I love the Beatles, don't get me wrong. I worship and adore. Paul McCartney in concert is a religious experience. But I'm over it. I'm over Beatlemania. I want it to stop. Why? Why now? Ah, a little thing called sound recording copyright.
In 2012, the Beatles first recorded single, "Love Me Do," will enter the public domain. Originally released in 1962, under the UK copyright law a sound recording no longer belongs to the artist who recorded it after 50 years. Some big name artists and record company advocacy groups lobbied to get an extension to mirror the United States 95-year term. In April of this year, the European Union approved an extension from 50 to 70 years, however, the U.K. and member states have balked at it and the proposal has gotten lost in the political shuffle.
So of course the Beatles, and more specifically their label group EMI, want to exploit the recordings as much as they can before it becomes public property and can be used free of charge.
It begs a larger question, what is the use of copyright in today's world?
Consumer advocates are against copyright extension because they feel it stifles creativity, stunts innovation and punishes public use of art. If Ringo Starr can continue to profit from recordings made 50 years ago, he'll never record a new song ever again! The entire point of copyright protection is to create and profit for only a set period of time and then let the public enjoy it for free. Of note is that once recordings enter the public domain, artists can also use their recordings for free and not have to pay or license them from the record companies.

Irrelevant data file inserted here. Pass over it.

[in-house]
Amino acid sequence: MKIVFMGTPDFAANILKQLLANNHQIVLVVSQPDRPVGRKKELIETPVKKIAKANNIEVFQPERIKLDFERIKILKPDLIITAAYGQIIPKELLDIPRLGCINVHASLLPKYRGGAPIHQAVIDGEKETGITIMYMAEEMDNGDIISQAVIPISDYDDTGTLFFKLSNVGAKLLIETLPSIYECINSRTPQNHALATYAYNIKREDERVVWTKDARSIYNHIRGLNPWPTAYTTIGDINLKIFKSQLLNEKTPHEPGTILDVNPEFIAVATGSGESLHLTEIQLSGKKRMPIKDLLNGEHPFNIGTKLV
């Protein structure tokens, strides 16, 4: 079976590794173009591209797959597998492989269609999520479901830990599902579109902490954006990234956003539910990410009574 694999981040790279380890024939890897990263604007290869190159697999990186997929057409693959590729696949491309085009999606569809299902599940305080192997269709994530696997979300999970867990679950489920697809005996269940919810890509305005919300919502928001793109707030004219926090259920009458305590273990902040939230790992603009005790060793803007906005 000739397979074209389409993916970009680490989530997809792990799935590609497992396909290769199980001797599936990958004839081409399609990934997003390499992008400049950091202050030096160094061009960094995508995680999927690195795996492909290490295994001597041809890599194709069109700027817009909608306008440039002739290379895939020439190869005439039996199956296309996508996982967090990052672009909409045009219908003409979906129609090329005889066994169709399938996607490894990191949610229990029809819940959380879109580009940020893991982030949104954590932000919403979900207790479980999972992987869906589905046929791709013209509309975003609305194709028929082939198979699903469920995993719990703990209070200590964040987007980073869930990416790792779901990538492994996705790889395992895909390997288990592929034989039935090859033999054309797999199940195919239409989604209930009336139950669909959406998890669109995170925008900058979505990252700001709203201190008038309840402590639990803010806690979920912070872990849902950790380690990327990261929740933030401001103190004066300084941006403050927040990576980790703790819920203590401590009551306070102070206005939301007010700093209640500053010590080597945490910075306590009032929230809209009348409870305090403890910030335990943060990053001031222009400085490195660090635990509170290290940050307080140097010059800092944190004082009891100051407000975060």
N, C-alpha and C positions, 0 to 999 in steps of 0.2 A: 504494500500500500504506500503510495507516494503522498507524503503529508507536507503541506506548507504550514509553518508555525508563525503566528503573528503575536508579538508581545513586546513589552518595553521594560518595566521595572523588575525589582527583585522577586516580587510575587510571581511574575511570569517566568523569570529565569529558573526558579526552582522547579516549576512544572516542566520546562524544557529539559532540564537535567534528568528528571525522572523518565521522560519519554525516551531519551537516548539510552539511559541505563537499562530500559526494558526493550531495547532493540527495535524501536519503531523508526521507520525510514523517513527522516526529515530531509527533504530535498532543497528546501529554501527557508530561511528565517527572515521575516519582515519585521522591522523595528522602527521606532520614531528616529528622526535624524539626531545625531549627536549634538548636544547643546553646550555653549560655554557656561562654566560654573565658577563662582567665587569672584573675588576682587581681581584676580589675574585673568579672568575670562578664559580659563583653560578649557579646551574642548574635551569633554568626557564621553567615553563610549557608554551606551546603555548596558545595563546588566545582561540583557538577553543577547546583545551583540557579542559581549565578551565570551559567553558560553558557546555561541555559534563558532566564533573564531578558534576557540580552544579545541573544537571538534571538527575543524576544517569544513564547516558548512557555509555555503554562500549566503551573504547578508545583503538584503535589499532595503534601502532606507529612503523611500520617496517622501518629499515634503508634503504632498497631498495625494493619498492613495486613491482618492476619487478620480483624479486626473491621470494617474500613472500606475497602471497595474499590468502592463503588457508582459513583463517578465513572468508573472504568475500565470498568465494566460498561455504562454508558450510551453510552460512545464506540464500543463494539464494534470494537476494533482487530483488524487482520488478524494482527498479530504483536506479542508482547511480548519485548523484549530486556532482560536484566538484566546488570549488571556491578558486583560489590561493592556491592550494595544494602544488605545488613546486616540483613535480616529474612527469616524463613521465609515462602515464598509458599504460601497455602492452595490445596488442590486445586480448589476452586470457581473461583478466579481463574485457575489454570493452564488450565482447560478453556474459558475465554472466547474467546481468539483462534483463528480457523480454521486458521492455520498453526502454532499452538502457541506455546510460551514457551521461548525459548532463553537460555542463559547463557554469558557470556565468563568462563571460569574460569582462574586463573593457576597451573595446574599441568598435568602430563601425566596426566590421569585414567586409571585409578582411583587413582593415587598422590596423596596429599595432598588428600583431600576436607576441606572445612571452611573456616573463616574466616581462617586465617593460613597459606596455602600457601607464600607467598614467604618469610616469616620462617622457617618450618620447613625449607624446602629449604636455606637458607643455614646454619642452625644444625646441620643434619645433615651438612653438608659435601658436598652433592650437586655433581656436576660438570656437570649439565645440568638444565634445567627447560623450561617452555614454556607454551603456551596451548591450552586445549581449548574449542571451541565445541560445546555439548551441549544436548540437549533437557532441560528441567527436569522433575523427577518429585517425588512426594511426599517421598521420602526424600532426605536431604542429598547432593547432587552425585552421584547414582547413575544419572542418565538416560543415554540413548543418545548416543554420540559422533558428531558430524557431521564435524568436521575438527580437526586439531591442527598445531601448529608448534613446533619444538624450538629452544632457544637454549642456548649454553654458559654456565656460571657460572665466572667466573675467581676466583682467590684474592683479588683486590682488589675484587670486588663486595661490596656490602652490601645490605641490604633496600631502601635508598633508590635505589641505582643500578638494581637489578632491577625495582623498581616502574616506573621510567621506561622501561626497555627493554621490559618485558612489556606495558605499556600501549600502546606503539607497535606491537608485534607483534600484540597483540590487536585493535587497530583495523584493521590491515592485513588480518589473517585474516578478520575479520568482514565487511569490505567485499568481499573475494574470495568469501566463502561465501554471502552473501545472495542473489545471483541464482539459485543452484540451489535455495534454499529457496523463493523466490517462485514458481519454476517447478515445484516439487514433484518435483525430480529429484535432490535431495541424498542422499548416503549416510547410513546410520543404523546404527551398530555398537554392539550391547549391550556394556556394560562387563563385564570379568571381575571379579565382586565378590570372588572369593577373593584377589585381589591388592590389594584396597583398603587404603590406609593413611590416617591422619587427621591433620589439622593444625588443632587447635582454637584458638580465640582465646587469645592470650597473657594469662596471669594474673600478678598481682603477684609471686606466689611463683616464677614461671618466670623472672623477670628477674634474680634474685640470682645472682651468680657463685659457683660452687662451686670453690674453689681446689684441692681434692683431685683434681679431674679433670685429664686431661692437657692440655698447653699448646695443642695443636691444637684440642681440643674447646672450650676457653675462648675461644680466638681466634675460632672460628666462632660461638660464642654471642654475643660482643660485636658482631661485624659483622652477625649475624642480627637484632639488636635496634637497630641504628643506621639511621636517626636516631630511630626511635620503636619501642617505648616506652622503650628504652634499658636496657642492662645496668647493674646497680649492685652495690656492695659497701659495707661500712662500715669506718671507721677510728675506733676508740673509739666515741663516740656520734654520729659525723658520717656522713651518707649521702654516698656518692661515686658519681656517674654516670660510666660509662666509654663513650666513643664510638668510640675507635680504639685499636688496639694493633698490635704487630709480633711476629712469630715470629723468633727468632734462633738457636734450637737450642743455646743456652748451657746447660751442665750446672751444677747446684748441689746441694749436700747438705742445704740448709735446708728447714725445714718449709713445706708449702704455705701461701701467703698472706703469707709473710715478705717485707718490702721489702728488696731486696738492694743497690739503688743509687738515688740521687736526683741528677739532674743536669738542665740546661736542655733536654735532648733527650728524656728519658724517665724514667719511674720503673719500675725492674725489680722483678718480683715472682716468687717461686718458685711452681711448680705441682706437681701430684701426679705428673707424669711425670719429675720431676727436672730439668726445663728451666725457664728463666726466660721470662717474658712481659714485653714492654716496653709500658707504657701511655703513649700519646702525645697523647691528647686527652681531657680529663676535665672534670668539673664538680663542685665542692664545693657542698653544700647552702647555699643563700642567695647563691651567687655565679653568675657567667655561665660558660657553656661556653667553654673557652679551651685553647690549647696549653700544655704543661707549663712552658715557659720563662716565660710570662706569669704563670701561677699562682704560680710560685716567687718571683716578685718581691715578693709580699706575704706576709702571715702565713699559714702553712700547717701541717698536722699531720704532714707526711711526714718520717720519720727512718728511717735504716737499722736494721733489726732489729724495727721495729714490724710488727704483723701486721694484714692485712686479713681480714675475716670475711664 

Back in the day, record companies used the sales and profits of back catalog to fund and develop new artists. Today, most labels are loosing money hand over fist because consumers don't want to spend $15 on round, little disks.
Back catalog is the saving grace for the embattled music industry to boost their profit margins -- between the Beatles and Michael Jackson, EMI and Sony, respectively, are having relatively good years.
However, the copyright of a song is valid for the life of the author plus 70 years. Ironically, the Beatles don't even own their songs, Michael Jackson's estate does (Jackson purchased the Beatles catalog in 1985 out from under Paul McCartney and Yoko Ono). Poor Jackson is raking in money all over the place. People are even taking bets on who will be the largest selling act of 2009 -- Jackson or the Beatles. It's beyond bizarre.
So now we are stuck with Beatlemania. A last ditch effort to make as much money off of the Beatles' sound recordings as humanly possible. We are even stuck with the game "The Beatles: Rock Band." According to published reports, the Beatles' remastered catalog and the game could generate approximately $1.6 billion, which is more that the gross domestic product of some countries.
John Lennon, George Harrison and Michael Jackson must be looking down on us quoting Shakespeare (whose works are in the public domain) and saying, "What fools these mortals be."